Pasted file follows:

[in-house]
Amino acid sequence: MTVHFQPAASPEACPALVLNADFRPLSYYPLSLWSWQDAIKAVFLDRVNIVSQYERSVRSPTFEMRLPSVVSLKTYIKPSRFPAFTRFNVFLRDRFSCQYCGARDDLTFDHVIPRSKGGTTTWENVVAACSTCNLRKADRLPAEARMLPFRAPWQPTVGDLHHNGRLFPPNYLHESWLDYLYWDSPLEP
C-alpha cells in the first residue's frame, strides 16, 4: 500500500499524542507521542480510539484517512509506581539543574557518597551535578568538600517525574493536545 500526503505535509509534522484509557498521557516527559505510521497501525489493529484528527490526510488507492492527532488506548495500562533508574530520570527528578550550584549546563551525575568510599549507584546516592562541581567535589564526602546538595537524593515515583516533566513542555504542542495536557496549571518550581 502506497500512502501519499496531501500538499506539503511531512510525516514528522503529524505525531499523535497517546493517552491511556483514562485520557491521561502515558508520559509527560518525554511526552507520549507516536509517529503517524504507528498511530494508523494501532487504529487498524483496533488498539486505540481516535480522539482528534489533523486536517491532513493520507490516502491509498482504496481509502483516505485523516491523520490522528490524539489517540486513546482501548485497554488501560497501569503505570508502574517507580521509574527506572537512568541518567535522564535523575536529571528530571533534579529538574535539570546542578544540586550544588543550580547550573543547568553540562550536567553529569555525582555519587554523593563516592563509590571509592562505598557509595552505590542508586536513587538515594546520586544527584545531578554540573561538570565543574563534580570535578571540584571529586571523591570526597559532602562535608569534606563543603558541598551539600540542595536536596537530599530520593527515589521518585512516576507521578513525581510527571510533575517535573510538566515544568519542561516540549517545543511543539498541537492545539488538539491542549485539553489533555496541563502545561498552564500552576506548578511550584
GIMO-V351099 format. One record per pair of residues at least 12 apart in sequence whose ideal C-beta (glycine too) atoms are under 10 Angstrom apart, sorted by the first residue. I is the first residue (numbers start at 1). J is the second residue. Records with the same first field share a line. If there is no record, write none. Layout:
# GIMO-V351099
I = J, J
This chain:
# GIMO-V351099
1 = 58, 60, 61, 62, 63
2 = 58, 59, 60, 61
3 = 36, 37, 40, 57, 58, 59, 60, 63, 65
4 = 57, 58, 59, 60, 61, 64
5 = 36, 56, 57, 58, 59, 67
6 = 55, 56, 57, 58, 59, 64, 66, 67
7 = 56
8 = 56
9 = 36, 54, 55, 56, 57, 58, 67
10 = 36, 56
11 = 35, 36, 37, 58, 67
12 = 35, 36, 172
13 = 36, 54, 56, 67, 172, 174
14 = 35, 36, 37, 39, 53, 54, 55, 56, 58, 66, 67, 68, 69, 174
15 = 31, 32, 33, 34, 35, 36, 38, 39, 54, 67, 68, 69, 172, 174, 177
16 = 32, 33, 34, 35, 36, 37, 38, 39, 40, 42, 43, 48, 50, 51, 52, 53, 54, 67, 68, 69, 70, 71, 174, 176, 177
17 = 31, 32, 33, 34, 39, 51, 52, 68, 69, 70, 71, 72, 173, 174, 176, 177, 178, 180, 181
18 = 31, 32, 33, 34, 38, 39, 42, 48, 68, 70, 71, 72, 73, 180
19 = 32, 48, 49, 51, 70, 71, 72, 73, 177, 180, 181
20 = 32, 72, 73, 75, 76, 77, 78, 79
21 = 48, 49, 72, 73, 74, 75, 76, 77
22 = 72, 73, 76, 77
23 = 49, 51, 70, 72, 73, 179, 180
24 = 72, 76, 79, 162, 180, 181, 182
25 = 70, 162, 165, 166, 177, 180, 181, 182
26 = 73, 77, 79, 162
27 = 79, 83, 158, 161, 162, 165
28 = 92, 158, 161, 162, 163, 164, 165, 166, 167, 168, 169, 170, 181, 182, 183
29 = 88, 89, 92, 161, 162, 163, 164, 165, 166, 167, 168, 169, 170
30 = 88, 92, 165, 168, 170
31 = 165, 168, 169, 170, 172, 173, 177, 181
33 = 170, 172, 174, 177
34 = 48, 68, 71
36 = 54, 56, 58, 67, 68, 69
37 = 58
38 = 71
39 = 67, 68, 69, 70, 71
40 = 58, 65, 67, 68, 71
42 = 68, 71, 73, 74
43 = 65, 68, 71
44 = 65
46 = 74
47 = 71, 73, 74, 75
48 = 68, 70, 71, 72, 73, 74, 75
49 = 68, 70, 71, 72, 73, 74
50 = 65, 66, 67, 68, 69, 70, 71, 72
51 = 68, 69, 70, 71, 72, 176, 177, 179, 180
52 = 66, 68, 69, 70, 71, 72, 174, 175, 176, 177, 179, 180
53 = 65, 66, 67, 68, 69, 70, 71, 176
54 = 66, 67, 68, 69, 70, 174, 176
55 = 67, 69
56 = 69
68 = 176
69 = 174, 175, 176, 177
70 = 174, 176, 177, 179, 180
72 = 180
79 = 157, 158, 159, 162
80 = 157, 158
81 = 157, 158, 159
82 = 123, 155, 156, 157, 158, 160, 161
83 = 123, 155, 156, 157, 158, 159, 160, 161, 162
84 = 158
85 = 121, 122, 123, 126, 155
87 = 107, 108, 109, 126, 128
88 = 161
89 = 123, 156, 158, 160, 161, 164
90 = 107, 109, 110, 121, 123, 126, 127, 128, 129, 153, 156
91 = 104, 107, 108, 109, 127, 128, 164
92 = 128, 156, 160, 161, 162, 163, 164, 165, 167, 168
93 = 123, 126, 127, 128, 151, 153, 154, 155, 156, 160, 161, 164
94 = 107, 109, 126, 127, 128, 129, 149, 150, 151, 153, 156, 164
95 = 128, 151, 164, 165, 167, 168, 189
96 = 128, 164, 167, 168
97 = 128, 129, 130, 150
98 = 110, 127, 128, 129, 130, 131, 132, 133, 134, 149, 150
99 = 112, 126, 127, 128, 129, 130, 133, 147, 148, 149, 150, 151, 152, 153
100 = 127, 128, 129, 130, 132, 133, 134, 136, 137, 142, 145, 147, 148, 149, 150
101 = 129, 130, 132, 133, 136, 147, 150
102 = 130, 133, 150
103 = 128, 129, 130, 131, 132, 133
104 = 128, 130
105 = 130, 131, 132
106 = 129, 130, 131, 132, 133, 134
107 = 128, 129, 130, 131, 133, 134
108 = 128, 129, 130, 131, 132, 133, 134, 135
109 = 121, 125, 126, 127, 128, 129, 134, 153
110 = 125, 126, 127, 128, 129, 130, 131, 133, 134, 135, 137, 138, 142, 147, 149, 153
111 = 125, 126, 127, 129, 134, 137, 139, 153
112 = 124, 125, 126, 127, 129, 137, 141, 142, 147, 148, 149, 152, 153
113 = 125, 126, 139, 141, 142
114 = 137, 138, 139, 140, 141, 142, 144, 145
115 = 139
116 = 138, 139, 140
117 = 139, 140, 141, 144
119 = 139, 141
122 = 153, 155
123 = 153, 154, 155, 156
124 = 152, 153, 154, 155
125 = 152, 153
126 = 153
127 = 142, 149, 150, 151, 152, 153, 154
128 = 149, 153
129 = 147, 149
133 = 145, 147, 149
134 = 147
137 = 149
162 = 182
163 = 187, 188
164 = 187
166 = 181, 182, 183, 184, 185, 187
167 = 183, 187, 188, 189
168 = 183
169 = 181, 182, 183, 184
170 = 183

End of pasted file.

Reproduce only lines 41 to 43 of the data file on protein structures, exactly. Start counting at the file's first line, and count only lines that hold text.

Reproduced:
34 = 48, 68, 71
36 = 54, 56, 58, 67, 68, 69
37 = 58